The Alabama Supreme Court was in the news recently, after it ordered a halt to same-sex marriage licensing in that state. It became the first state high court in the nation to challenge a federal court order to permit same-sex marriage in its state. Such an action by a state high court raises issues of state sovereignty and federalism. This country has a federal system, in which states as sovereign political entities joined together in a system of collective government and ceded some sovereignty to a uniting central government, while retaining a great measure of self-governance. Federalism describes the principles...

Opinion Analysis: Berkeley Hillside Preservation v. City of Berkeley

Opinion Analysis: Berkeley Hillside Preservation v. City of Berkeley

On March 2, 2015, the California Supreme Court issued its decision in Berkeley Hillside Preservation v. City of Berkeley, which addressed the meaning of the “unusual circumstances” exception to the California Environmental Quality Act’s (“CEQA”) categorical exemptions. Specifically, the Court “granted review to consider the proper interpretation and application” of section 15300.2, subd. (c) of the Guidelines for Implementation of CEQA (“Guidelines”), known as the “unusual circumstances exception.” That provision provides: “Significant Effect. A categorical exemption shall not be used for an activity where there is a reasonable possibility that the activity will have a significant effect on the environment...

Opinion Analysis: In re Taylor

Opinion Analysis: In re Taylor

On March 2, 2015, the California Supreme Court decided In re Taylor, striking down residency restrictions for registered sex offenders in San Diego County. The opinion is notable both for its unanimity and for its author: Justice Baxter. Facts On November 7, 2006, California voters enacted Proposition 83, the Sexual Predator Punishment and Control Act, otherwise known as “Jessica’s Law.” The goal of this initiative was to “help Californians better protect themselves, their children, and their communities” from sex offenders by carving out 2000-foot “predator-free zones around schools and parks” to prevent sex offenders from living near where children learn...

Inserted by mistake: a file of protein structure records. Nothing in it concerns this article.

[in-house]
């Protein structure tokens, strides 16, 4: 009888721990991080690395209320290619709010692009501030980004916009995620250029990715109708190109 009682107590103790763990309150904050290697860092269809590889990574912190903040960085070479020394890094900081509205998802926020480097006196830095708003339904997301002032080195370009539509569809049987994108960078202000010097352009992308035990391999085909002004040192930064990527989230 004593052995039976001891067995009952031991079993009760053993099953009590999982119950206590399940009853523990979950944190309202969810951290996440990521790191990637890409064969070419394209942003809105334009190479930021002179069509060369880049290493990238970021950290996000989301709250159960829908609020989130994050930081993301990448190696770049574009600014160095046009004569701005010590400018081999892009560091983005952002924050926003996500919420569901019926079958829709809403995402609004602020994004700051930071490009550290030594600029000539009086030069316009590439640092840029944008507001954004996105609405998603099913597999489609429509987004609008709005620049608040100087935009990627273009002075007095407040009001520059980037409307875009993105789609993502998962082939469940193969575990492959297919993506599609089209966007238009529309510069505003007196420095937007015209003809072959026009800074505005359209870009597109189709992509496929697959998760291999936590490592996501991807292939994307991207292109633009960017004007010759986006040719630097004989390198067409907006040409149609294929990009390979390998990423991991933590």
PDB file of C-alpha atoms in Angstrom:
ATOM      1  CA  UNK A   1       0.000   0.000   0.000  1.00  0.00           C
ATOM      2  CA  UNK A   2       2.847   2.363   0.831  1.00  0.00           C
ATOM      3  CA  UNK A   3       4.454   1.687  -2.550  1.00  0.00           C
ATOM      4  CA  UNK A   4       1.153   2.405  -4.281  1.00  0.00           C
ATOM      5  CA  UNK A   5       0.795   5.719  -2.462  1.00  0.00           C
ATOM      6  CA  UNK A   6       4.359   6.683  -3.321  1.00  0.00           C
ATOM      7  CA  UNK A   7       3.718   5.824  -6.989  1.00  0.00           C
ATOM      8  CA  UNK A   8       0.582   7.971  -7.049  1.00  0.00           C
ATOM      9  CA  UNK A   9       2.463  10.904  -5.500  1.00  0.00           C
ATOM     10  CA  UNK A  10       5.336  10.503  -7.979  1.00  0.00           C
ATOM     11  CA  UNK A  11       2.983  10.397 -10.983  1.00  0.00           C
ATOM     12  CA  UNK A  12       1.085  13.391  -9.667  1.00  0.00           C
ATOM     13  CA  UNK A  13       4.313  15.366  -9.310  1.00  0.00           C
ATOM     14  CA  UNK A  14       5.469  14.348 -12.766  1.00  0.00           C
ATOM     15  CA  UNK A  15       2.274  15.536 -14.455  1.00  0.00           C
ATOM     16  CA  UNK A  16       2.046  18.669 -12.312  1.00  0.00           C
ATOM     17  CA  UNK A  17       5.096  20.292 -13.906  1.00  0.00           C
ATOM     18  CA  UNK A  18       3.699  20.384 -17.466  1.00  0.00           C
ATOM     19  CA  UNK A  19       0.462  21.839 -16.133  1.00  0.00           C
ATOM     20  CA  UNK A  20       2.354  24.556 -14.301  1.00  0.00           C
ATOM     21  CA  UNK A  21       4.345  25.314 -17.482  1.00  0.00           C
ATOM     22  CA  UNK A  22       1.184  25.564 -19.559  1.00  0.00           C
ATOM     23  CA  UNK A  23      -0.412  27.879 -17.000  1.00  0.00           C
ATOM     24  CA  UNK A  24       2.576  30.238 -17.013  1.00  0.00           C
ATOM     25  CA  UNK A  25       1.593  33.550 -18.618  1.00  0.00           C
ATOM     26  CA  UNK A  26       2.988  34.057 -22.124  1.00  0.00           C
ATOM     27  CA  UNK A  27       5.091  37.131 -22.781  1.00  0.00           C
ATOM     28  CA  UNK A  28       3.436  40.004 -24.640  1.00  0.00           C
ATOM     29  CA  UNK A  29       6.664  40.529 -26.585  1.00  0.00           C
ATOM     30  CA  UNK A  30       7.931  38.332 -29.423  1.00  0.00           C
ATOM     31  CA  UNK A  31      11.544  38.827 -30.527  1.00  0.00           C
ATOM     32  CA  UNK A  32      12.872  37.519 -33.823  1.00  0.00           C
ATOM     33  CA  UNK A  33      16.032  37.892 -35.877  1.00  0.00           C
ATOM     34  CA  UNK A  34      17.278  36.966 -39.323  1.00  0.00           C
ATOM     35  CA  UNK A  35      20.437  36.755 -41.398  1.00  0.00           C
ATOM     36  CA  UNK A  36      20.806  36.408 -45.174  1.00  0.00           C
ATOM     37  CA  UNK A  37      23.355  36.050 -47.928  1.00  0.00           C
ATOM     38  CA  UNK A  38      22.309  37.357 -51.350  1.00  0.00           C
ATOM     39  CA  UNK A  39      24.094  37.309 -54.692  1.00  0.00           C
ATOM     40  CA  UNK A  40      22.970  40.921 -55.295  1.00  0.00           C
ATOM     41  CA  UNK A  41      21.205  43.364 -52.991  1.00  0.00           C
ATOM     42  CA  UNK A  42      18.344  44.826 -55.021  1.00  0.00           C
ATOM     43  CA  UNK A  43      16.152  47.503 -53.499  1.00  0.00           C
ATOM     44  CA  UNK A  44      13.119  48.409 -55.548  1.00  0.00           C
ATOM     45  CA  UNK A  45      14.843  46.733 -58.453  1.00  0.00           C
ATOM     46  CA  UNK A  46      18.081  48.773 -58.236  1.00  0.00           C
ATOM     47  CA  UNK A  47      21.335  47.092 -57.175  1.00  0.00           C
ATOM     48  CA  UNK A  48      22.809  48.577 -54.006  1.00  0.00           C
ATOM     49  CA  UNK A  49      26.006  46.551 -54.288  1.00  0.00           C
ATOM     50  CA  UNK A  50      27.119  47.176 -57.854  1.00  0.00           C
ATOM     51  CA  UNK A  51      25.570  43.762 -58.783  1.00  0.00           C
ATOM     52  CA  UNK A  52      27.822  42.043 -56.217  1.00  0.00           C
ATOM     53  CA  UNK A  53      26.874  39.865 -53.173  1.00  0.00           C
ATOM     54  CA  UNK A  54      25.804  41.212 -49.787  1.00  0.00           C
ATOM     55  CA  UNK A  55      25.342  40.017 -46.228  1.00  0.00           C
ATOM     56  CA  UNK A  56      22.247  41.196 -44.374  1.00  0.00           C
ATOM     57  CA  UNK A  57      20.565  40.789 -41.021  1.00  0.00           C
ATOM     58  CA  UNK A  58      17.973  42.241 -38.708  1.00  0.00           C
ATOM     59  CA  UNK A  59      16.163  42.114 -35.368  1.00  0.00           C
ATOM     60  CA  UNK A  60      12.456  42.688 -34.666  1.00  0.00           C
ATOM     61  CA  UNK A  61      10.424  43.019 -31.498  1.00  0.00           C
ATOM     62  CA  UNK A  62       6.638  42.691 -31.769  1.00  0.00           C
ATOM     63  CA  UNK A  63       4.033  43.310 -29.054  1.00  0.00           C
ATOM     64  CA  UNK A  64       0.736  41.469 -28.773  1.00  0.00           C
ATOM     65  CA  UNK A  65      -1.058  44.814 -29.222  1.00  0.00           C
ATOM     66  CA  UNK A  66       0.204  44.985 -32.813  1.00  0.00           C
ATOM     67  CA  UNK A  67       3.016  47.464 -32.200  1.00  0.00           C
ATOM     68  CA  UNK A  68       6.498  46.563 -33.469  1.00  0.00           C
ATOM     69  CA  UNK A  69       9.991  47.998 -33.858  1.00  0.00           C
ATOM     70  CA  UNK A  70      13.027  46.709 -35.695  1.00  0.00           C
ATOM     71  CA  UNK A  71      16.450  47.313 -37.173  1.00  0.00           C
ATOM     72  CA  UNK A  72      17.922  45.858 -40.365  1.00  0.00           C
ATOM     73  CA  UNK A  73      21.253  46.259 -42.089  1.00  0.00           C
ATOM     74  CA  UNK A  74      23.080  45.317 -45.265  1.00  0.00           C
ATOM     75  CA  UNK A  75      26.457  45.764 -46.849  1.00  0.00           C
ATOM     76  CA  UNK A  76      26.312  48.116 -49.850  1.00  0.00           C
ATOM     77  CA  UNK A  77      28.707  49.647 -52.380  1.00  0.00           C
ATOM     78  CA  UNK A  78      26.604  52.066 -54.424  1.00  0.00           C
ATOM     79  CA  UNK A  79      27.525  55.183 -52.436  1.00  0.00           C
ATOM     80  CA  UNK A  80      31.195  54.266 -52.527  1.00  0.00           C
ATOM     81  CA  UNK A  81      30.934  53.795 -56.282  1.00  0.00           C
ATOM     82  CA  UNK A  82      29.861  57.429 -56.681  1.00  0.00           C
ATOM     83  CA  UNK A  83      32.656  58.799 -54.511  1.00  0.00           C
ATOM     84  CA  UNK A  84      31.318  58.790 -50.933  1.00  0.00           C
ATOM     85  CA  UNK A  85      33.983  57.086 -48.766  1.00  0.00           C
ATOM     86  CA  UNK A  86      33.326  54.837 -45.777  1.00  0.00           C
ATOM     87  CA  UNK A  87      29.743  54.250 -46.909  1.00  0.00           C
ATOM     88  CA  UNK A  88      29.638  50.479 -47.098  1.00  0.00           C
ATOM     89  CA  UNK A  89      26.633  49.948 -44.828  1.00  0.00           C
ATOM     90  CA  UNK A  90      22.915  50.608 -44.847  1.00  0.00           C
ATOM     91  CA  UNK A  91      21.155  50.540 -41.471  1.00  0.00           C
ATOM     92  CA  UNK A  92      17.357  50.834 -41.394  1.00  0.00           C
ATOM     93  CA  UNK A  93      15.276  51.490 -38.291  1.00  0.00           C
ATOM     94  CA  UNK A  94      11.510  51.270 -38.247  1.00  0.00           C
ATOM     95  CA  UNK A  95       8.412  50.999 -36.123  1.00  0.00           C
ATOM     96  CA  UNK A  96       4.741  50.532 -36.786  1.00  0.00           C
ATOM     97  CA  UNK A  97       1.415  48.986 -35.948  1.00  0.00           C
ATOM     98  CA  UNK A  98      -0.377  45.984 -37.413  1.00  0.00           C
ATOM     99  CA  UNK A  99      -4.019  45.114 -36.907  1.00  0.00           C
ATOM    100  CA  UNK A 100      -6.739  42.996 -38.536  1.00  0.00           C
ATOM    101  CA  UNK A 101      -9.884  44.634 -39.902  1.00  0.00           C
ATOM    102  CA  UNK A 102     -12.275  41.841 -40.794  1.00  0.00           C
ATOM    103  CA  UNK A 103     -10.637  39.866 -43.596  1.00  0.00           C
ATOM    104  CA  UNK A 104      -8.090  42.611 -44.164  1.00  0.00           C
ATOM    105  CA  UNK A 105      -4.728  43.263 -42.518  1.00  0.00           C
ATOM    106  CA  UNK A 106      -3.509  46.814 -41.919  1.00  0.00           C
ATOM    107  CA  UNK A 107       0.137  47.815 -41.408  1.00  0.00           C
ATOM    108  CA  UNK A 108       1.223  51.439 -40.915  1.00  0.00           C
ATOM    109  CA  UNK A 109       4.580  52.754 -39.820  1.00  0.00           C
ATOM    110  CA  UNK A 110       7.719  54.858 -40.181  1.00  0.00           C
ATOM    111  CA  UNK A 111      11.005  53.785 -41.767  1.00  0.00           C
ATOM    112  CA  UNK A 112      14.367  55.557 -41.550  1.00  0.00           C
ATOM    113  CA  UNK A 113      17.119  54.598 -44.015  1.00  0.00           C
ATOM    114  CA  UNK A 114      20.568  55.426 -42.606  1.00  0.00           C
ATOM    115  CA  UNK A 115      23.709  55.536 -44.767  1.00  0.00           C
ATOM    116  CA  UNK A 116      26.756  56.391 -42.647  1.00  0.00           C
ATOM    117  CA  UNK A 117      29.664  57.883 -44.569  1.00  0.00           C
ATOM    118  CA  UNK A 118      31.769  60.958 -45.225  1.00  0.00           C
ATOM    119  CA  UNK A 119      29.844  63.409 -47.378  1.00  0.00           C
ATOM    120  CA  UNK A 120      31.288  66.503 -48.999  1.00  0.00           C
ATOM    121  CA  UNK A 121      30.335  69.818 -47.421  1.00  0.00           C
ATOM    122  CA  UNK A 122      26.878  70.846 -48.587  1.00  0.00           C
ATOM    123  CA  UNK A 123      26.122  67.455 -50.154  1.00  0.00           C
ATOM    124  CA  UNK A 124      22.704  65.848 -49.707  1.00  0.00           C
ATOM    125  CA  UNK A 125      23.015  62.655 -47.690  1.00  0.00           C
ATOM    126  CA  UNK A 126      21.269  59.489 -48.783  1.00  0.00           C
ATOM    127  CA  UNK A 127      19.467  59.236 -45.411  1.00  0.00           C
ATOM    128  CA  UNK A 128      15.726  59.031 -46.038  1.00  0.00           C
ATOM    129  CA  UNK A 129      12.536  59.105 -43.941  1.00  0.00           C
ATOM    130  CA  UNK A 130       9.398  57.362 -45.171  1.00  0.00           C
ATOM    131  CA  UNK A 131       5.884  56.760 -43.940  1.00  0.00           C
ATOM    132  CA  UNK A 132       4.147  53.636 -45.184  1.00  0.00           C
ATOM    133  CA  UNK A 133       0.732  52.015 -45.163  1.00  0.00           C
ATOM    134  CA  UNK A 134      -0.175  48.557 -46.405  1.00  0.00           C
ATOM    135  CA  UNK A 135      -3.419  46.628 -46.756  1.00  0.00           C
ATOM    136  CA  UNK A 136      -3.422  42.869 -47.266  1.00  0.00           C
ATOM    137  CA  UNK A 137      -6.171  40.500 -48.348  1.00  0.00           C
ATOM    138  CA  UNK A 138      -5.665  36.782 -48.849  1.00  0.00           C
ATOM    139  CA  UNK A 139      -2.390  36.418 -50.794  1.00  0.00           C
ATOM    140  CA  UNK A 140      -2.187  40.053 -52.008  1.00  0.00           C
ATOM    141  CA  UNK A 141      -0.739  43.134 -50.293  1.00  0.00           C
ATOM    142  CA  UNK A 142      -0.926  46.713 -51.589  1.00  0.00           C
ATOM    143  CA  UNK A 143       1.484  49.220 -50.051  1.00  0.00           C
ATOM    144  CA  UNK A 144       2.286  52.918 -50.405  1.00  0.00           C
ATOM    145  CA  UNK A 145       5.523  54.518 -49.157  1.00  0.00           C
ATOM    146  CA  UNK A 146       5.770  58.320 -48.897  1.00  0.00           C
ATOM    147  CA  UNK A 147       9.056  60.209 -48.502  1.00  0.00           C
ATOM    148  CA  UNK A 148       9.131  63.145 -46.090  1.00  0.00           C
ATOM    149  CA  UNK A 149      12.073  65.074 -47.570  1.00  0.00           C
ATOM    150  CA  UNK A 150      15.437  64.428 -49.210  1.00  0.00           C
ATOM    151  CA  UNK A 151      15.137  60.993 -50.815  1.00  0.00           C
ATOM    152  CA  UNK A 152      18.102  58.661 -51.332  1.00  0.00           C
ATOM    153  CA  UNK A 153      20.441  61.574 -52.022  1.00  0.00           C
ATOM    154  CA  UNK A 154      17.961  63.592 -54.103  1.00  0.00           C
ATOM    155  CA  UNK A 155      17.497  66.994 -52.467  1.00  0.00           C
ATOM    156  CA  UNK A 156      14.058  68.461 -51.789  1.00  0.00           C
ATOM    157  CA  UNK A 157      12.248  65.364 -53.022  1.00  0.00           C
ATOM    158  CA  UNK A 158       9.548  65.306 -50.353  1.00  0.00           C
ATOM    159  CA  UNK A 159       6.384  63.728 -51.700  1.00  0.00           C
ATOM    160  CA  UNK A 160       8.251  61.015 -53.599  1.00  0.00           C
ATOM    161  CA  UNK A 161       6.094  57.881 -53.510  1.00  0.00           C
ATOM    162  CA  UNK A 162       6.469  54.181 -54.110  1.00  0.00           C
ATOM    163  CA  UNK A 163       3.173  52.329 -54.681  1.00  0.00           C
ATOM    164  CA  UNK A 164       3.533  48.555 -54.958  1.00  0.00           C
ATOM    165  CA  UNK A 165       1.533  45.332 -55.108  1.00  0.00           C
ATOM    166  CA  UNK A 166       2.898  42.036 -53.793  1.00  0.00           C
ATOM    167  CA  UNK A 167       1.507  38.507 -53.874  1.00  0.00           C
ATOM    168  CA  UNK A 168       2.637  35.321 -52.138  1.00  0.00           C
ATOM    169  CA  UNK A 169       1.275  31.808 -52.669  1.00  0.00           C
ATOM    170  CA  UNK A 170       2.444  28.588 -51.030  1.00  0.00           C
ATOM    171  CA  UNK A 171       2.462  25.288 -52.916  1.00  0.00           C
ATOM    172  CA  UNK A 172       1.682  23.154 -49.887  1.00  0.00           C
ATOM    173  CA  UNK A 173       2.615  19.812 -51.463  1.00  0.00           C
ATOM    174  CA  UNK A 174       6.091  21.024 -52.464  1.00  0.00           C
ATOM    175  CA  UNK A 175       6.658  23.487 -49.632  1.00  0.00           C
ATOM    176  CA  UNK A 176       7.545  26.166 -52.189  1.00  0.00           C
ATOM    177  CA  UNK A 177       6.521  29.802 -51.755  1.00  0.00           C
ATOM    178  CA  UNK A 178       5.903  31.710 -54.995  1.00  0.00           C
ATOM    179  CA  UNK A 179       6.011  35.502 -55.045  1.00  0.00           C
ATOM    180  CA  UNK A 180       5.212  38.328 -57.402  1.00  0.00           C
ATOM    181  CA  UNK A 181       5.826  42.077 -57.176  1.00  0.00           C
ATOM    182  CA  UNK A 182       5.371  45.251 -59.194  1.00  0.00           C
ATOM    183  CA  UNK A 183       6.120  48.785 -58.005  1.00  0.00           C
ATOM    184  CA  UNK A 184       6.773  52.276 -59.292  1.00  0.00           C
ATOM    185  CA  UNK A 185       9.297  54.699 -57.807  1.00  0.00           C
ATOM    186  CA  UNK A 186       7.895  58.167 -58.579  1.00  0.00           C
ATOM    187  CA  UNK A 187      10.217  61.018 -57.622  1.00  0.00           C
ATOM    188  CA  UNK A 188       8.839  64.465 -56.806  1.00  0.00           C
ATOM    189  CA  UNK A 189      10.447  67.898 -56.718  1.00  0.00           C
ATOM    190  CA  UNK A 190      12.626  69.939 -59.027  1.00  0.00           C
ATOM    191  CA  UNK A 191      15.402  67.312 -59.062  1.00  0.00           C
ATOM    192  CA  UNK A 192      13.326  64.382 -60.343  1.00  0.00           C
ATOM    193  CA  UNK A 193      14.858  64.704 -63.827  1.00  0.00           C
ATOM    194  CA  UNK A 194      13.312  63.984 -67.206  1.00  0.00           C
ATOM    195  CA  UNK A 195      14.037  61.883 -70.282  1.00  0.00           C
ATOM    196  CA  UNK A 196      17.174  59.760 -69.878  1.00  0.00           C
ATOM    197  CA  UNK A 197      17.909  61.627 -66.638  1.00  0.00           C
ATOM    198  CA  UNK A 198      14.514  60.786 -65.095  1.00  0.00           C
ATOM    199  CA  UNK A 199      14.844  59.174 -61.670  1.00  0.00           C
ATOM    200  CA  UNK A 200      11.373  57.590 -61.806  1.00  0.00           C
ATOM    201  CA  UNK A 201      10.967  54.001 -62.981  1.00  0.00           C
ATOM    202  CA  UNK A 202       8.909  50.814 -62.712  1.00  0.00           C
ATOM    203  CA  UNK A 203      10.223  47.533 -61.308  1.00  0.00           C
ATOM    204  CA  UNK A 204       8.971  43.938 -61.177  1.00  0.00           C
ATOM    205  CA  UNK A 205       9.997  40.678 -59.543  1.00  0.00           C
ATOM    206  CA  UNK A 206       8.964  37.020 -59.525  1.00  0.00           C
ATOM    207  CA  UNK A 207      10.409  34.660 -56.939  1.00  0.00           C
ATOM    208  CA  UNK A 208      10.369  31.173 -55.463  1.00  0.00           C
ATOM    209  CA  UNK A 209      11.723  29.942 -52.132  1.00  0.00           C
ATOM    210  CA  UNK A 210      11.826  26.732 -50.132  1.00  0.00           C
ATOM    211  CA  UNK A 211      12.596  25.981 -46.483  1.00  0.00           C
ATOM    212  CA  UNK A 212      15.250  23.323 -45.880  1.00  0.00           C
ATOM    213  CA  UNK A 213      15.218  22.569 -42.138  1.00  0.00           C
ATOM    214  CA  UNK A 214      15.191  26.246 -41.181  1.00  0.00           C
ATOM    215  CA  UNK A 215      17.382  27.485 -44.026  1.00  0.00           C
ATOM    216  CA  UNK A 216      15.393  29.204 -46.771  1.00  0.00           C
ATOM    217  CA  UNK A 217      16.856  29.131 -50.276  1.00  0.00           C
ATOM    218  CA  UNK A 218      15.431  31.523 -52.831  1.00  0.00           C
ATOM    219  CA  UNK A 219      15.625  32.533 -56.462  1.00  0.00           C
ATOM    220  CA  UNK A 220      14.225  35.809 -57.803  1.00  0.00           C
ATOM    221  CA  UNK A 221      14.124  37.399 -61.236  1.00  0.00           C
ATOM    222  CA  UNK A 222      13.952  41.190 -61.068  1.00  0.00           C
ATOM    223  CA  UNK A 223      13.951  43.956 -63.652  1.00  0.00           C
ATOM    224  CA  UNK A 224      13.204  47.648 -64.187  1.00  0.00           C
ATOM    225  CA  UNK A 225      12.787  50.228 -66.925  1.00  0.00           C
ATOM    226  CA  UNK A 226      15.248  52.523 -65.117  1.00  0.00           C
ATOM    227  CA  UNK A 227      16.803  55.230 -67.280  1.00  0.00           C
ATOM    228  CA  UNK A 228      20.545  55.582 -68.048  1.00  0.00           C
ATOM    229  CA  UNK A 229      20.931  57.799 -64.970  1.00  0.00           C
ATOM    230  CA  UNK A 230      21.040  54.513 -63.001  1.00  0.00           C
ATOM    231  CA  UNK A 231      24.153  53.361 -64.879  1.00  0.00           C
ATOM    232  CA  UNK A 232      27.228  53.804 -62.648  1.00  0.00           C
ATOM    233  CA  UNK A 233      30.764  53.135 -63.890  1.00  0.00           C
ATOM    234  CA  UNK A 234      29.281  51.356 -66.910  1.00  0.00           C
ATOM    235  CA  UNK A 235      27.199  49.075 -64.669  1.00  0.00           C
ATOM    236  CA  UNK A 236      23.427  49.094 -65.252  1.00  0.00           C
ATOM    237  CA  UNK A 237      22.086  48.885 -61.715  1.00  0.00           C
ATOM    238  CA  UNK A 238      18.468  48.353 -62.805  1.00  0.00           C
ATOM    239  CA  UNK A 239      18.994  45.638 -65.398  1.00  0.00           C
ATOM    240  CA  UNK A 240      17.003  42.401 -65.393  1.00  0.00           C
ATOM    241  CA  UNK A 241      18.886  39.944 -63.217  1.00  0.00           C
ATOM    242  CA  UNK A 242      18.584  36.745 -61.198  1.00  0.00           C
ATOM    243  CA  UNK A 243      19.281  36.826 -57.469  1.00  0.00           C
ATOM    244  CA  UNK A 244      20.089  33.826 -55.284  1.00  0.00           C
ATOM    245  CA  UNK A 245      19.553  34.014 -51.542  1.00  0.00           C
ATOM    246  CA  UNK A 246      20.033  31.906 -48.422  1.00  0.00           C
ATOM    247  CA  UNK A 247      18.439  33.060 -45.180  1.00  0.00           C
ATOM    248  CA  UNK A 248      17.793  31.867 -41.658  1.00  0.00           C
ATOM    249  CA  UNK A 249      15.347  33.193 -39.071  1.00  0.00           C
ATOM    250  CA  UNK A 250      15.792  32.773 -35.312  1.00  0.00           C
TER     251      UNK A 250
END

Righting a Wrong: SCOCA’s decision to admit Hong Yen Chang – 125 years after he applied

Righting a Wrong: SCOCA’s decision to admit Hong Yen Chang – 125 years after he applied

Earlier this week, the California Supreme Court issued an extraordinary order admitting to practice a Chinese-American lawyer named Hong Yen Chang. It is extraordinary because Mr. Chang first applied for admission 125 years ago. His application was originally denied because he was “a person of Mongolian nativity.” It was posthumously granted by the court this week. Tracing the sordid history of discrimination against Chinese immigrants in California, and noting that anti-Chinese animus was “a major impetus for the California Constitutional Convention of 1879” and the driving force behind the federal Chinese Exclusion Act of 1882, the court set out a dismaying string of...

A look forward to arguments in Howard Jarvis Taxpayers Association v. Bowen

A look forward to arguments in Howard Jarvis Taxpayers Association v. Bowen

Later this year the Supreme Court of California will hear arguments in Howard Jarvis Taxpayers Association v. Bowen, a dispute over the scope of the legislature’s power to place so-called “advisory measures” on the ballot for voter consideration. This case poses a number of important questions bearing on separation of powers under the California Constitution, specifically, between the legislative power allocated to the legislature and that reserved for the citizens. Under the California Elections Code, advisory measures allow voters to “voice their opinions on substantive issues,” or to indicate approval or disapproval of the ballot proposal to the “sponsoring legislative...